The EU Commissioner said that the commission made an analysis in three EU member states, Spain, Poland and Slovakia, and they came to the conclusion that
X, formerly known as Twitter, “falls far short of EU anti-disinformation standards”.
In 2018, Twitter signed the Code of Voluntary Cooperation, according to which, along with dozens of other signatory online platforms, it can decide what obligations it undertakes in the fight against disinformation. The company, which has since been owned by American billionaire Elon Musk, withdrew from the settlement. Although joining the code is voluntary, some of its elements were included in the EU Digital Services Act, which came into effect last month, and will apply to X. Companies that violate the law can be fined up to six percent of their global revenue or even banned from the web.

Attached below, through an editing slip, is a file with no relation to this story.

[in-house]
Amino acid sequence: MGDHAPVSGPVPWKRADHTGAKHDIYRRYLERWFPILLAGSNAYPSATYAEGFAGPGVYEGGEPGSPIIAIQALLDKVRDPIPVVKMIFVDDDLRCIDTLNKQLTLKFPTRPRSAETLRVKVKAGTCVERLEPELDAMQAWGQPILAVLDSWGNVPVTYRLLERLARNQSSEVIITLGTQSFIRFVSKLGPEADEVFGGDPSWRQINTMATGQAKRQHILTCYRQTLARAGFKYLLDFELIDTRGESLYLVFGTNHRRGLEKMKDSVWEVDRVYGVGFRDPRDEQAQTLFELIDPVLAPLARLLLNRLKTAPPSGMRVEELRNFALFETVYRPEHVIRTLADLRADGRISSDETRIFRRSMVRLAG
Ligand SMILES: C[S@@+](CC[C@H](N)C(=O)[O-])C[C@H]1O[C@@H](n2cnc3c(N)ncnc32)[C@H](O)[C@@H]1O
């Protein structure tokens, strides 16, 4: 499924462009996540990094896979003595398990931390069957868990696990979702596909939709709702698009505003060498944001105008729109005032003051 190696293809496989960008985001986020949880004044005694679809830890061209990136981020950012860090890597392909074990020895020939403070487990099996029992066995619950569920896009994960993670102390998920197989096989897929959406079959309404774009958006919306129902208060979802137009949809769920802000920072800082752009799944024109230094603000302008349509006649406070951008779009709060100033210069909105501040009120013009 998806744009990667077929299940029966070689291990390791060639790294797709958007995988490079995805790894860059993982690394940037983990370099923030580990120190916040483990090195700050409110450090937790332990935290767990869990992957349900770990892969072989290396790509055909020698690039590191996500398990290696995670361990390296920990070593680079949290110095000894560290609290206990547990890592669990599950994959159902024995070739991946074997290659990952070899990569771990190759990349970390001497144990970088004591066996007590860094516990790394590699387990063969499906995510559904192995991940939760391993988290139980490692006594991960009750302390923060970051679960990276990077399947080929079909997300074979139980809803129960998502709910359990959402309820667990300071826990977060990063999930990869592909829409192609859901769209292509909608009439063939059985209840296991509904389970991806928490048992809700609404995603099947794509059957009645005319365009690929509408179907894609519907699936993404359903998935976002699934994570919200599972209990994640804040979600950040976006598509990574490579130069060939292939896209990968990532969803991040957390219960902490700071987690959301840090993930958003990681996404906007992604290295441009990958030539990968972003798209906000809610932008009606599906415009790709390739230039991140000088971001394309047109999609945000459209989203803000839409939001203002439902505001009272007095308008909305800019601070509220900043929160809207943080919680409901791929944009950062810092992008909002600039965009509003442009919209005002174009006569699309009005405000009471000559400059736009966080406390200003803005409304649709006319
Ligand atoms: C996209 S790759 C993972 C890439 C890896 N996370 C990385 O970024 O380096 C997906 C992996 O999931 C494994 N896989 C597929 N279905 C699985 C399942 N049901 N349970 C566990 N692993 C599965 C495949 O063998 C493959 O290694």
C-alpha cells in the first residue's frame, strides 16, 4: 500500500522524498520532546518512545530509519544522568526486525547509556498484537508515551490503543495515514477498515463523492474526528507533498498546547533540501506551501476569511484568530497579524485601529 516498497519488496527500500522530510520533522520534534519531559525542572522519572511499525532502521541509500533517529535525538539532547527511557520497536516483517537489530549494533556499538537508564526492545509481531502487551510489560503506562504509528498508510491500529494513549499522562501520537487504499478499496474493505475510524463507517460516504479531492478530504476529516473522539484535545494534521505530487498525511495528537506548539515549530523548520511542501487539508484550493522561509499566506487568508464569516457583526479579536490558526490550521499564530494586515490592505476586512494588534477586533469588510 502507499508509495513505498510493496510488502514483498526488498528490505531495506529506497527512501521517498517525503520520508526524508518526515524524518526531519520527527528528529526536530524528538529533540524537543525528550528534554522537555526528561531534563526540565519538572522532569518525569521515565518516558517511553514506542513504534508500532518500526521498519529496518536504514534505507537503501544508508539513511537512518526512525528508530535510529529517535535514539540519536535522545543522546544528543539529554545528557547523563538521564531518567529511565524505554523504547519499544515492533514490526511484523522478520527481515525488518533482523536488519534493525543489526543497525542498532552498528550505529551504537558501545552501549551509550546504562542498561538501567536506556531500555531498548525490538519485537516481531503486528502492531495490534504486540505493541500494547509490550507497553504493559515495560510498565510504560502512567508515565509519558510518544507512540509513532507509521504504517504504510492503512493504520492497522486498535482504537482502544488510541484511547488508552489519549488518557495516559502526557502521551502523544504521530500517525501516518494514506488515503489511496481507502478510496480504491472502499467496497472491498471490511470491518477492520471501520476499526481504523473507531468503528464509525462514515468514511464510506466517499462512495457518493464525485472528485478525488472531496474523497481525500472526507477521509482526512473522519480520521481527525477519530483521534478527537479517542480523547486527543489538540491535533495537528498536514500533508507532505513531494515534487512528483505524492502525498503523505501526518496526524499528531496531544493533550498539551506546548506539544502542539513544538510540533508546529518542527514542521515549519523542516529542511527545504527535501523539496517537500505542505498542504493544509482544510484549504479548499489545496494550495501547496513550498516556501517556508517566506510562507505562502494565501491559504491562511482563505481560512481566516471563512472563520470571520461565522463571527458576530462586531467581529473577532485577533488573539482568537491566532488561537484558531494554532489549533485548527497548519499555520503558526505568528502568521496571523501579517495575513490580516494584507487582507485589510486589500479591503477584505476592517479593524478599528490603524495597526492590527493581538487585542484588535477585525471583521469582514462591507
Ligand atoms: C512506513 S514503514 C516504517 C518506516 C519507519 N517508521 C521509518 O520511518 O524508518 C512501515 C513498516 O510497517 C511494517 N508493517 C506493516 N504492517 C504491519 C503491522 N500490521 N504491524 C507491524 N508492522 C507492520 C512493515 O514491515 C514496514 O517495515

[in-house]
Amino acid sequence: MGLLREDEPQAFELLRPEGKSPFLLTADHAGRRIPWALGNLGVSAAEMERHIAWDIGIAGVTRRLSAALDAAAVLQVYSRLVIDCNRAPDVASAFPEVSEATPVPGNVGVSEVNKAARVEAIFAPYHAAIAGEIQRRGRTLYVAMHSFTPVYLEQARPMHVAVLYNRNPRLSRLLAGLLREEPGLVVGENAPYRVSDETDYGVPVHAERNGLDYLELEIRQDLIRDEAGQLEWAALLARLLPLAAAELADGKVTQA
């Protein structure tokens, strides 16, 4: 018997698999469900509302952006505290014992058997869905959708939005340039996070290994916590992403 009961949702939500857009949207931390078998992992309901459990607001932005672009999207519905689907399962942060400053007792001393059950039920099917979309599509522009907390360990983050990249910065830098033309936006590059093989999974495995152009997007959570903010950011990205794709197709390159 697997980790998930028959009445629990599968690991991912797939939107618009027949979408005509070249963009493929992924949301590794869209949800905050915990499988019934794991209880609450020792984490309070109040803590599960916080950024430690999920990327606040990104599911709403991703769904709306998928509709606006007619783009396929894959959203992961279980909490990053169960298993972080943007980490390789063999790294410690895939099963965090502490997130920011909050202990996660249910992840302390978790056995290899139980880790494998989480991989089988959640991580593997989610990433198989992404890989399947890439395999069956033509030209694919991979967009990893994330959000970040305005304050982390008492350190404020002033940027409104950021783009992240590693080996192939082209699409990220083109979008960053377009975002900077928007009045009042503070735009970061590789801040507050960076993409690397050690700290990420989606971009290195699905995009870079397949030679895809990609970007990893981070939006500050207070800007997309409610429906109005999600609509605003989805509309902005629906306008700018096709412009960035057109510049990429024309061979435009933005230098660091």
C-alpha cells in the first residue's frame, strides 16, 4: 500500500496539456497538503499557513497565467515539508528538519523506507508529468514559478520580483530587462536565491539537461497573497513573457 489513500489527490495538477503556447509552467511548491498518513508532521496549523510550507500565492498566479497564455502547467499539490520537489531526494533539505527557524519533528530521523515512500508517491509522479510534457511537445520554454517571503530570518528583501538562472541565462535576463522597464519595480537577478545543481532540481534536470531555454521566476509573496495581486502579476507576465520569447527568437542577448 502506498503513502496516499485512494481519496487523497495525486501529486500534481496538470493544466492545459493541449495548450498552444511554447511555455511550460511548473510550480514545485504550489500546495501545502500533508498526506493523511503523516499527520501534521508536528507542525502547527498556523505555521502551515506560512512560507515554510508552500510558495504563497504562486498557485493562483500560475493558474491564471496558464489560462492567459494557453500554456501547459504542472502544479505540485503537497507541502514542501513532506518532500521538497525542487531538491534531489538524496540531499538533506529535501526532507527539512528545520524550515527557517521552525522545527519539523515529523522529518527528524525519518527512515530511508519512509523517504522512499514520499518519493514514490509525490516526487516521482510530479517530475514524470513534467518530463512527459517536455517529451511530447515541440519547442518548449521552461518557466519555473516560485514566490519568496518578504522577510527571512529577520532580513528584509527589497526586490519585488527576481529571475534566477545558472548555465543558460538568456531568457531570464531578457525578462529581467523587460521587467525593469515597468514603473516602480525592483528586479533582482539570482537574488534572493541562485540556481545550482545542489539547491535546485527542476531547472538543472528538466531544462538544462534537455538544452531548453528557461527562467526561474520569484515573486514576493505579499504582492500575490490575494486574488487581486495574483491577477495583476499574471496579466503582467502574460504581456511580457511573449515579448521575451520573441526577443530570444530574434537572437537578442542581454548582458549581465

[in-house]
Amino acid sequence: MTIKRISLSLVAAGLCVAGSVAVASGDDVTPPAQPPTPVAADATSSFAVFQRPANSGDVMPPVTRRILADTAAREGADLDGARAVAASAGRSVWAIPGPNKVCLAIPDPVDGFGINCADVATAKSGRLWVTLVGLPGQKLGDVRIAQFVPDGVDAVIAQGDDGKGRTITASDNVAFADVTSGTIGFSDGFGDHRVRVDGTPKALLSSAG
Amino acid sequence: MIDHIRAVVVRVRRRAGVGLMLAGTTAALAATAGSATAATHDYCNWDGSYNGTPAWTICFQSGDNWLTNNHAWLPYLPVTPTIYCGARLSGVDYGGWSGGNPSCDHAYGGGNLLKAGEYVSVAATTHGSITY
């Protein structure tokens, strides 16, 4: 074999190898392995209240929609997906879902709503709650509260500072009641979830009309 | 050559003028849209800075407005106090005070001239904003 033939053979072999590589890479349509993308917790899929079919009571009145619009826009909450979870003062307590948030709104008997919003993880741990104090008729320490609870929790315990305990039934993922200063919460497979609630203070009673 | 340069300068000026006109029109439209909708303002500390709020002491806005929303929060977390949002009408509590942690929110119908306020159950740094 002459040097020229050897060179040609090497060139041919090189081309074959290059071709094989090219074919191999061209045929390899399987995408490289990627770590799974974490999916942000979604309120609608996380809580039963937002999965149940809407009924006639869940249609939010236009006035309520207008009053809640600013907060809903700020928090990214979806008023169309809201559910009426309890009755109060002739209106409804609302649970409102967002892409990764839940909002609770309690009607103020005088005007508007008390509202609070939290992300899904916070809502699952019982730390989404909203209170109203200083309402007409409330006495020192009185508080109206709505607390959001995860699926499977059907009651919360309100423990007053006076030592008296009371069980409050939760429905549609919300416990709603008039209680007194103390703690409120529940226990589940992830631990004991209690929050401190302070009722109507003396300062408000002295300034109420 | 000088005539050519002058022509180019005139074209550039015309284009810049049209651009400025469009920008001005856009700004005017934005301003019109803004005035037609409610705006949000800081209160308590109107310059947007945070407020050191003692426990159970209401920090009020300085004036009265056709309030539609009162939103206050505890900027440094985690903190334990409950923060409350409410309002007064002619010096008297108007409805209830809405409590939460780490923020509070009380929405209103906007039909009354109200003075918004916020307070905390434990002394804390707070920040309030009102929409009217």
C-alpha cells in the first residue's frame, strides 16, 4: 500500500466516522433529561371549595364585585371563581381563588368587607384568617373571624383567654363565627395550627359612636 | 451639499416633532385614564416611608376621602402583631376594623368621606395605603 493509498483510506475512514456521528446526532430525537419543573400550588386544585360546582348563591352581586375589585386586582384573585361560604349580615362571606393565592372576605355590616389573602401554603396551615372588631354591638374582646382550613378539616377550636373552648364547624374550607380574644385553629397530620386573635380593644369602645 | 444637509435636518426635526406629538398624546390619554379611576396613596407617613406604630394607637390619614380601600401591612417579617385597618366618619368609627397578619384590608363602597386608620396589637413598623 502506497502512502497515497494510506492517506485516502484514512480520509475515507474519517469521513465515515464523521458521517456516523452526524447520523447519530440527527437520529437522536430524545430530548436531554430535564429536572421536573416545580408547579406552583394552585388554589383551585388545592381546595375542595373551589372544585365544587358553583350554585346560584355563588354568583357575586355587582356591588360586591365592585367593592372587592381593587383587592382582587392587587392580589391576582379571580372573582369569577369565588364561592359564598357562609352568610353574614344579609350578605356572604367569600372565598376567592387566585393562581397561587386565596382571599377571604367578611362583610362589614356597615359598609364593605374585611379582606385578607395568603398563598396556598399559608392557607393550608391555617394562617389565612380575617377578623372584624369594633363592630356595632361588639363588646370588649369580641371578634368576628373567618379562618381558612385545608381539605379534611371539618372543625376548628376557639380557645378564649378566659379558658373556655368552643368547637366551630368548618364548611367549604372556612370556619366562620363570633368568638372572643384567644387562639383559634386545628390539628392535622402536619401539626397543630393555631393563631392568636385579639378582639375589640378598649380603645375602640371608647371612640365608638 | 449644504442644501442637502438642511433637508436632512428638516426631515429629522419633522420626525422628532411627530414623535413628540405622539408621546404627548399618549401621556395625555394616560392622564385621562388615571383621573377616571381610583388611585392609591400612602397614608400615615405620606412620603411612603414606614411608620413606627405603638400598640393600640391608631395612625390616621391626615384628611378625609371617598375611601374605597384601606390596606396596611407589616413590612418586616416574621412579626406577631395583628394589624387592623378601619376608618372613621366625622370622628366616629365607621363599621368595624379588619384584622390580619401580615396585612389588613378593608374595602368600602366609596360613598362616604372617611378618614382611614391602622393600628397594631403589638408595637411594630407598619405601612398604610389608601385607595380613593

Elon Musk knows full well that he cannot avoid punishment by leaving the code, because the Digital Services Act is now in full effect. My message to Twitter is that it needs to follow the law because we will be watching what it does
– warned Jourová.
The commissioner called on social media platforms to step up the fight against disinformation, naming the Kremlin as one of the main drivers of misleading online content aimed at European Union users.
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